the master at work. The little boy would bring the man water from time to time and once and a while a little treat from his mother. The little boy remained quiet so as not to disturb the great artist. Days and weeks went by. Finally, it was complete. The masterpiece was a beautiful lifesized lion. The little boy stood next to the man admiring the finished statue. Then the little boy could not keep quiet anymore and the question he had been wrestling with burst out, “Sir, how did you know that there was a lion inside of that rock?” St. Augustine said, “God is closer to us than we are to ourselves.” He talked about the journey within, into the inner-most man. The journey into the depth of our soul; the inner journey, is a discovery not only of our true selves, but it is a journey to God. God is already always there, the eternal presence. God is not a Supreme Being somehow in opposition with us. God is being itself. To the extent that we live and move and have being we share in the very life of God. He is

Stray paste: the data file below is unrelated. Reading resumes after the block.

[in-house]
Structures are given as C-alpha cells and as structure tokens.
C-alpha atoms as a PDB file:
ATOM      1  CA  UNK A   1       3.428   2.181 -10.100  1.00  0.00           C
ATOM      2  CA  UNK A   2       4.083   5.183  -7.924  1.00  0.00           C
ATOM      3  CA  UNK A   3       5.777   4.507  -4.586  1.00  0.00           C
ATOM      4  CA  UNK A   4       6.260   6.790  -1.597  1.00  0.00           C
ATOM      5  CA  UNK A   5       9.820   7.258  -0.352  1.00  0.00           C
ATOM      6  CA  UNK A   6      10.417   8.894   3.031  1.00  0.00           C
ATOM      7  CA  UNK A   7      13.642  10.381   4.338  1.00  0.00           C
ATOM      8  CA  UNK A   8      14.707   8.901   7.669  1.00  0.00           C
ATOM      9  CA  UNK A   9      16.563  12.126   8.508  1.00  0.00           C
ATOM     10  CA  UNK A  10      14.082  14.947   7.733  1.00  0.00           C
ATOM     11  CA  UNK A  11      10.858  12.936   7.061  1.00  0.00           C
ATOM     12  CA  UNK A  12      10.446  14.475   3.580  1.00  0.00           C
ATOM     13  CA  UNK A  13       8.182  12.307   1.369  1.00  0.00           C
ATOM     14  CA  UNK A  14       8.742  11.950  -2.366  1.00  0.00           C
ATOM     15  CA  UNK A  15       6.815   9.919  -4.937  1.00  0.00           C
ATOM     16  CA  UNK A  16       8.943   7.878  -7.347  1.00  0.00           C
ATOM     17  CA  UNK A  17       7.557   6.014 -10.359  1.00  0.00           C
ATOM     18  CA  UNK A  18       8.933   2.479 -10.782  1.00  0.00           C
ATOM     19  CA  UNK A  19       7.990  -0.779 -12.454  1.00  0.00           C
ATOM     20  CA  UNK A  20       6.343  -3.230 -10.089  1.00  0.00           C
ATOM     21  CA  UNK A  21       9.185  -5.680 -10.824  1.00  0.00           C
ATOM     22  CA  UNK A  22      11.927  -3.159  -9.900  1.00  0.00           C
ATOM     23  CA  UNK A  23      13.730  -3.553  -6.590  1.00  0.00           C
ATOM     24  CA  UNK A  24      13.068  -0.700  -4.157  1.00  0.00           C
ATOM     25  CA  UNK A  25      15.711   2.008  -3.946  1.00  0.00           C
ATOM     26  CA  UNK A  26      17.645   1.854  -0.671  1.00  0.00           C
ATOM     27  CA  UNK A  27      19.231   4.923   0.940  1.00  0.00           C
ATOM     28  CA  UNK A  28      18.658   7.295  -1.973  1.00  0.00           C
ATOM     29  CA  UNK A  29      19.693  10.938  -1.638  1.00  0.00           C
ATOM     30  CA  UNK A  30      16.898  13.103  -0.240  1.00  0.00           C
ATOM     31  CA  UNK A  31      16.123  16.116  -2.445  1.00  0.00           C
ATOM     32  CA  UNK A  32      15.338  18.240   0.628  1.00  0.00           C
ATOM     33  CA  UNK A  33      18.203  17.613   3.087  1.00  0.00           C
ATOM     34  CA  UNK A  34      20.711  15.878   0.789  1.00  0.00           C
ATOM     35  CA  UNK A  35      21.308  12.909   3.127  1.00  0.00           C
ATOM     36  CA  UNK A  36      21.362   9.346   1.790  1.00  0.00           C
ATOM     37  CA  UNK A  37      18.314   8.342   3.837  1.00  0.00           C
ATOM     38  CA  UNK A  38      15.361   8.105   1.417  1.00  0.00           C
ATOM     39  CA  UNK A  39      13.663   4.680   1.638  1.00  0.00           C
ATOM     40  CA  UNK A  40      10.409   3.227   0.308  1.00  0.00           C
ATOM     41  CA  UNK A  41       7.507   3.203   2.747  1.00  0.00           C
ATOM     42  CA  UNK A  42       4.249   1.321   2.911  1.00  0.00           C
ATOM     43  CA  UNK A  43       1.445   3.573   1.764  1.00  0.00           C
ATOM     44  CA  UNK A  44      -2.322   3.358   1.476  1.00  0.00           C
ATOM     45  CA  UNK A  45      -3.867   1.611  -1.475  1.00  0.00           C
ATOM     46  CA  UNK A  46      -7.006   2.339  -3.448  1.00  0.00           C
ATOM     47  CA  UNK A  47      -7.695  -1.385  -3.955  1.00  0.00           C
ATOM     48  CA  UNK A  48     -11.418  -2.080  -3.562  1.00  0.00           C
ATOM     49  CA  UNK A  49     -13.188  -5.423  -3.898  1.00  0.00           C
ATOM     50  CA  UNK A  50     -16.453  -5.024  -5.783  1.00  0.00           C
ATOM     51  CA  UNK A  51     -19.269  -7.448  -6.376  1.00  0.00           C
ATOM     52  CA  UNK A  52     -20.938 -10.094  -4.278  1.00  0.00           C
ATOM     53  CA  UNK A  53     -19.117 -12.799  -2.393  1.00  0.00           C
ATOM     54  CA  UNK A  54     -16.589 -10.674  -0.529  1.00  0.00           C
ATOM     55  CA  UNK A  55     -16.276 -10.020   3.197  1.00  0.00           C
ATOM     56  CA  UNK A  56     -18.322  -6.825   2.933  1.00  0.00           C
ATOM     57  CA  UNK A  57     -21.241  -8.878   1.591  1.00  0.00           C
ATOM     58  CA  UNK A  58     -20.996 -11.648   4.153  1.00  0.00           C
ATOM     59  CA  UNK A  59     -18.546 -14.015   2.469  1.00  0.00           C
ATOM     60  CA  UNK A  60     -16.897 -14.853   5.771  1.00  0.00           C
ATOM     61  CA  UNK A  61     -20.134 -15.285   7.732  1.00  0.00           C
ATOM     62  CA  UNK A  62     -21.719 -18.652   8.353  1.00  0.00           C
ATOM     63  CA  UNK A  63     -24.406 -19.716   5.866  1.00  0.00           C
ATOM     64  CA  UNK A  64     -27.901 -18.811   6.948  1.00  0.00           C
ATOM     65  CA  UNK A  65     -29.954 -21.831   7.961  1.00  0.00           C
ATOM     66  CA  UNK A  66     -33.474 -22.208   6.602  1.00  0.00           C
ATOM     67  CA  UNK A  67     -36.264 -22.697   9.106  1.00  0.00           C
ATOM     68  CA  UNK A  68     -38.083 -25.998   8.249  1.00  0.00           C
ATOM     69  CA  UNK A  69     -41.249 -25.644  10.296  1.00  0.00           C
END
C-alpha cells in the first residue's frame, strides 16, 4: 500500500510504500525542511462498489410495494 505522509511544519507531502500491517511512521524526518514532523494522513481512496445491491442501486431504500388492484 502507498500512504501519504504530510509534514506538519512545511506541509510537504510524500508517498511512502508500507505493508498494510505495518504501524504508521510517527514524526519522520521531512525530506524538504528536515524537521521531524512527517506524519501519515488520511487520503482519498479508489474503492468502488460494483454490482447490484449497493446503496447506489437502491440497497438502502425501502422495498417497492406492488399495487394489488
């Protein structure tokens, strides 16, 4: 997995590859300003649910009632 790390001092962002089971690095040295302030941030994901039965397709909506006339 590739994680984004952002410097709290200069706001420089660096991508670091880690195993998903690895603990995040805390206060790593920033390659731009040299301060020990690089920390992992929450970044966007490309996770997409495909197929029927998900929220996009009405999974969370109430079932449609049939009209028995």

the ground of our being. The human soul is the receptor of that life. With the gift of freewill we
have the ability to remain connected to that life, or we have the ability to cut ourselves off from
the source of love and mercy and life.
This season of lent is the acceptable time for all of us to rend our hearts open, to go into that
inner room, and to do a little spring cleaning. The call to repentance is the encouragement to
make that inward journey. We will find that God is waiting for us with open arms. Like the father